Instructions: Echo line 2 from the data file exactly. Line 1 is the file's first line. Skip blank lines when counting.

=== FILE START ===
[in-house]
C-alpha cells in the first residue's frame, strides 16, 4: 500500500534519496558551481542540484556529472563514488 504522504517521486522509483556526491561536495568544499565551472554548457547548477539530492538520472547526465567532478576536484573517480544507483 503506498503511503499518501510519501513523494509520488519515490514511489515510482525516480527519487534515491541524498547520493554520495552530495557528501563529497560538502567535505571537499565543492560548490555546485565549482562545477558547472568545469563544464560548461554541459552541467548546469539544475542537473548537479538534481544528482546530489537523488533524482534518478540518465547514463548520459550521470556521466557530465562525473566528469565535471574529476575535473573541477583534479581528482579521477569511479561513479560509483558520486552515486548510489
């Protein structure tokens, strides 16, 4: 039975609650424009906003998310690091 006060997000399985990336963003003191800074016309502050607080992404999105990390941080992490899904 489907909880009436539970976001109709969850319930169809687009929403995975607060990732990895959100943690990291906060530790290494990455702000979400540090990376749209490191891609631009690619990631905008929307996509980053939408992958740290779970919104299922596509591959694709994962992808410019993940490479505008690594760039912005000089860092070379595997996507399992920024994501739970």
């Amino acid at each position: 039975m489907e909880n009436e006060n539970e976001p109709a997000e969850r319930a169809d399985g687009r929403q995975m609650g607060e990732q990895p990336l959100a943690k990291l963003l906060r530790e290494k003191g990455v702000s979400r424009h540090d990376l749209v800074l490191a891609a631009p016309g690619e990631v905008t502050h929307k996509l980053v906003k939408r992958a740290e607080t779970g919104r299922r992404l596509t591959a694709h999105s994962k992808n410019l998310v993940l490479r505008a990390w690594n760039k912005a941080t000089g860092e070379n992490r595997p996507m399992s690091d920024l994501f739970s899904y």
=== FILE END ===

C-alpha cells in the first residue's frame, strides 16, 4: 500500500534519496558551481542540484556529472563514488 504522504517521486522509483556526491561536495568544499565551472554548457547548477539530492538520472547526465567532478576536484573517480544507483 503506498503511503499518501510519501513523494509520488519515490514511489515510482525516480527519487534515491541524498547520493554520495552530495557528501563529497560538502567535505571537499565543492560548490555546485565549482562545477558547472568545469563544464560548461554541459552541467548546469539544475542537473548537479538534481544528482546530489537523488533524482534518478540518465547514463548520459550521470556521466557530465562525473566528469565535471574529476575535473573541477583534479581528482579521477569511479561513479560509483558520486552515486548510489